- Limited Skills. You can only assign Skill Points to skills that are on your class list, or that you would have gained proficiency in through other means. (I personally don’t enforce this rule, as I don’t think barring certain classes from certain skills makes the game more fun – but hey, you may feel differently).
- Reassigning Skill Points. You can reassign one already assigned Skill Point every time you level up. This rule allows characters to ‘unlearn’ certain skills and reinvest in other skills, which seems both realistic and allows characters to progress and adapt faster.
- Bonus Skill Points. You gain a flat bonus to your total Skill Points equal to your Intelligence Modifier. Intelligence is widely regarded as one of the weaker ability scores in the game. Giving characters a bonus to Skill Points (as opposed to full Skill Proficiencies, which would be too strong) equal to their Intelligence Modifier helps make Intelligence more attractive.
Alright, so I’ve been touting this as a houserule that has nearly no effect on the balance of the game, and which can be employed selectively – with some players using Skill Points, while others continue to use skill proficiencies. But is that really true?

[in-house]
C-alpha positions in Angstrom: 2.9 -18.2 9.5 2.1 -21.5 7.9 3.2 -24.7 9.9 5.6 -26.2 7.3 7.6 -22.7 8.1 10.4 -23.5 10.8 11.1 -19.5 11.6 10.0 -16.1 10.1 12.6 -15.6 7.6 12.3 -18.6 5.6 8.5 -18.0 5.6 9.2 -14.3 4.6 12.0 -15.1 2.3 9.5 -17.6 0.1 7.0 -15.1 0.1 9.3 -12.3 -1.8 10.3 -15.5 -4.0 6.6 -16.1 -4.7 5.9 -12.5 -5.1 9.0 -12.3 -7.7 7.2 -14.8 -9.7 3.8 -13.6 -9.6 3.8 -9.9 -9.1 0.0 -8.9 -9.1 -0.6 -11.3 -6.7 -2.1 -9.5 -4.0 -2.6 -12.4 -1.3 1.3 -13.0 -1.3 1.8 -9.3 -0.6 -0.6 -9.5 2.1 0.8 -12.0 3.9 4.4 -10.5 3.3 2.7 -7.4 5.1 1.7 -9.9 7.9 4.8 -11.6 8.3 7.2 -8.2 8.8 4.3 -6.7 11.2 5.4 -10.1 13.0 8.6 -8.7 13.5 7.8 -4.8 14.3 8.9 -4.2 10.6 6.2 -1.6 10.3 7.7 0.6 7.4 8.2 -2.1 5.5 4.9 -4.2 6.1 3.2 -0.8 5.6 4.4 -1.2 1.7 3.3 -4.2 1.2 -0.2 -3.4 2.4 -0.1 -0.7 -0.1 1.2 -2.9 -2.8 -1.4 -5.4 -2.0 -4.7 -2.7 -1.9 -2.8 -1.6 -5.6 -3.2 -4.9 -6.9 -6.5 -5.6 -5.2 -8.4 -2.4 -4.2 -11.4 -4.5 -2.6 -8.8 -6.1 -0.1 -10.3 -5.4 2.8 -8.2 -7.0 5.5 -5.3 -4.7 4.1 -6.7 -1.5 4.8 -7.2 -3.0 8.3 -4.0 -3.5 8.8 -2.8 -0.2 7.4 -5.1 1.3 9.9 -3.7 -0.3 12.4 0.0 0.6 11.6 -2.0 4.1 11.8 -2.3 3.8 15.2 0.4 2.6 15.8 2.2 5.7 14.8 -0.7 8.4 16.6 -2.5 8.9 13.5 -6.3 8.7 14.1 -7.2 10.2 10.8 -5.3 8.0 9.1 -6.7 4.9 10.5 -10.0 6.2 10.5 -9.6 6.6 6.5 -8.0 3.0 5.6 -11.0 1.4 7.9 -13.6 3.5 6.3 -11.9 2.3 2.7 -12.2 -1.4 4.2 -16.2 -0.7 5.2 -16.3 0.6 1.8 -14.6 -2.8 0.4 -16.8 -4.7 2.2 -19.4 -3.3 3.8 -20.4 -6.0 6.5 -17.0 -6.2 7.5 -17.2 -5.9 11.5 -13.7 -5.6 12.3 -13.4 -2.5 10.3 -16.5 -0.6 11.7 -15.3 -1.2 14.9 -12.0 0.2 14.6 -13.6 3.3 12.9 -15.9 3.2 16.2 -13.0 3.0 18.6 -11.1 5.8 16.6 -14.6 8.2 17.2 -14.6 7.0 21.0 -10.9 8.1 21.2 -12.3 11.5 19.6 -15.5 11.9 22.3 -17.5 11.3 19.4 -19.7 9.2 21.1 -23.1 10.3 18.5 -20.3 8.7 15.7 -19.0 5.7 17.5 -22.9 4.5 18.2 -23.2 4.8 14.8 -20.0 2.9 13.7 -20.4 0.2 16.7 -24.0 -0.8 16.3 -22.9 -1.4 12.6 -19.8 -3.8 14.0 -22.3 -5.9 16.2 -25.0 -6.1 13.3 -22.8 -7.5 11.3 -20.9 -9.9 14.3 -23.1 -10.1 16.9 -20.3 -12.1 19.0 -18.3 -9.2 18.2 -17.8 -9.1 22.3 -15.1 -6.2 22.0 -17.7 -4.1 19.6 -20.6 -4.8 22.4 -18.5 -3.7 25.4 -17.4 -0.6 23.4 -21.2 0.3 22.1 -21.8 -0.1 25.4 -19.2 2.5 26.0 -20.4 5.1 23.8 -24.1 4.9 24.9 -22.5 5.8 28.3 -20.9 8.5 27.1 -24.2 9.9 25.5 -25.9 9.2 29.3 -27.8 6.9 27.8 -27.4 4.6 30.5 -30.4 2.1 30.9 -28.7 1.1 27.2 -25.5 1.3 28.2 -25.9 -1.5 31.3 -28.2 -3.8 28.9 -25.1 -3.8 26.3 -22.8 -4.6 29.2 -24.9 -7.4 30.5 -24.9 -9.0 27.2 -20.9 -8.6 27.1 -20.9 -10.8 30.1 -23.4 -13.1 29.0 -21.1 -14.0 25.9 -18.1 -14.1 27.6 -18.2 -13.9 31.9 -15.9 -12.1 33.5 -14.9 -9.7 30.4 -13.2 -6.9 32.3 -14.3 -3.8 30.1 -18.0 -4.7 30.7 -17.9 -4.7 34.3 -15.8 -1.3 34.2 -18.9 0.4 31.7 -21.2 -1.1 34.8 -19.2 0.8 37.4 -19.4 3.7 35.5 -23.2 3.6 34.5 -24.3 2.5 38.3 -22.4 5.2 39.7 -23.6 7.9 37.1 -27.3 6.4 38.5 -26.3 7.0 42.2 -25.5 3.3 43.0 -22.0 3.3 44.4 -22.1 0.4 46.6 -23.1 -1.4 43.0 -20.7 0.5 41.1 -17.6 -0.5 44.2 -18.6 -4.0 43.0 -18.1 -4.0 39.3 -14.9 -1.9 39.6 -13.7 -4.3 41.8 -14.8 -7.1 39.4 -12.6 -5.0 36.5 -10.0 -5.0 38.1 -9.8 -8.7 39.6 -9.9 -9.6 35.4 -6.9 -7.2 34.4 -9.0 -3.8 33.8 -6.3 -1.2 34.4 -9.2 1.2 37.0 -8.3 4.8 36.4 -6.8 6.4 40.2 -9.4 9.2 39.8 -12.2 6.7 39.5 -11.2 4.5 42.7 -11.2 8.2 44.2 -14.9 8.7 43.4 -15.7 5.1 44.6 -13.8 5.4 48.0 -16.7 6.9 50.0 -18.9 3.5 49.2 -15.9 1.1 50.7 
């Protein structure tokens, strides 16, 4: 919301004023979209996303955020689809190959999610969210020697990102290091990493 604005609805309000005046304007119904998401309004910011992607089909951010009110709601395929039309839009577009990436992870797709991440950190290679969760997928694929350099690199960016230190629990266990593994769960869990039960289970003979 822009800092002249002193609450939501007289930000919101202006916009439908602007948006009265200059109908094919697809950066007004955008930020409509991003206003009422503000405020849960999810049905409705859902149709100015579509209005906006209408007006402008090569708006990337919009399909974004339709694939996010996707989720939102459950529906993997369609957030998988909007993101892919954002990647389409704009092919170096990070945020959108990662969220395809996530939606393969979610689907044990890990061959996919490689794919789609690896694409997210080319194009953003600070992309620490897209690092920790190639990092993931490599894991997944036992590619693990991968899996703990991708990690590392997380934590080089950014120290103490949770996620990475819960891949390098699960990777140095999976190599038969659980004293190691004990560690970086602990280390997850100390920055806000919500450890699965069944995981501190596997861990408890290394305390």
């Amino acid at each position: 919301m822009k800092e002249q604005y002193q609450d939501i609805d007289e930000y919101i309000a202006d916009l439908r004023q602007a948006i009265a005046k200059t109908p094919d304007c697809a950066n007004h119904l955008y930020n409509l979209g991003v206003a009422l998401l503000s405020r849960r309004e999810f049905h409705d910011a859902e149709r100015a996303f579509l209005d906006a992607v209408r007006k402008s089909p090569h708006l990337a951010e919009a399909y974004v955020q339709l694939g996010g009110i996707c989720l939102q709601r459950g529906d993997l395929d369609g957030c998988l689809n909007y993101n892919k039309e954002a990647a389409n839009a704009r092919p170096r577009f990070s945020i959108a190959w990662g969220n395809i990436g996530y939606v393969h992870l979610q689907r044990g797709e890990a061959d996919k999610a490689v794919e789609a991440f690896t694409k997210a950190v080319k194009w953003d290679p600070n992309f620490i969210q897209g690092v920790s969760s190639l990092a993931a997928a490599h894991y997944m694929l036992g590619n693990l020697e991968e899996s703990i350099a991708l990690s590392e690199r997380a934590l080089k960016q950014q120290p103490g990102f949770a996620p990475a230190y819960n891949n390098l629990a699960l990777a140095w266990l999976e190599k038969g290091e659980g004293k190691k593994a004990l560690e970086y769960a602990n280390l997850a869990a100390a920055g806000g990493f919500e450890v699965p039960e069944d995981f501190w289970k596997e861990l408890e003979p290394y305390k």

Well, let’s be honest – of course a character won’t ever become weaker because its using Skill Points.
First off, Skill Points are more versatile, and versatility is never a drawback. Simply having access to more different skills can be a strength.
Second, characters receive Skill Points gradually, which means that a 3rd level character who would normally have 4 proficiencies and thus a combined skill bonus of +8 (four skills with a +2 bonus), would have a combined skill bonus of +10 (which could be five skills with a +2 bonus, ten skills with a +1 bonus, or anything in between) when using Skill Points instead.
I would argue, however, that this only makes a character using Skill Points marginally stronger, and only in specific situations. As long as each player has the choice of whether they want to use Skill Points or not, I think this system is more than fair, even if some players opt out – there’s been no issues at my tables, at least.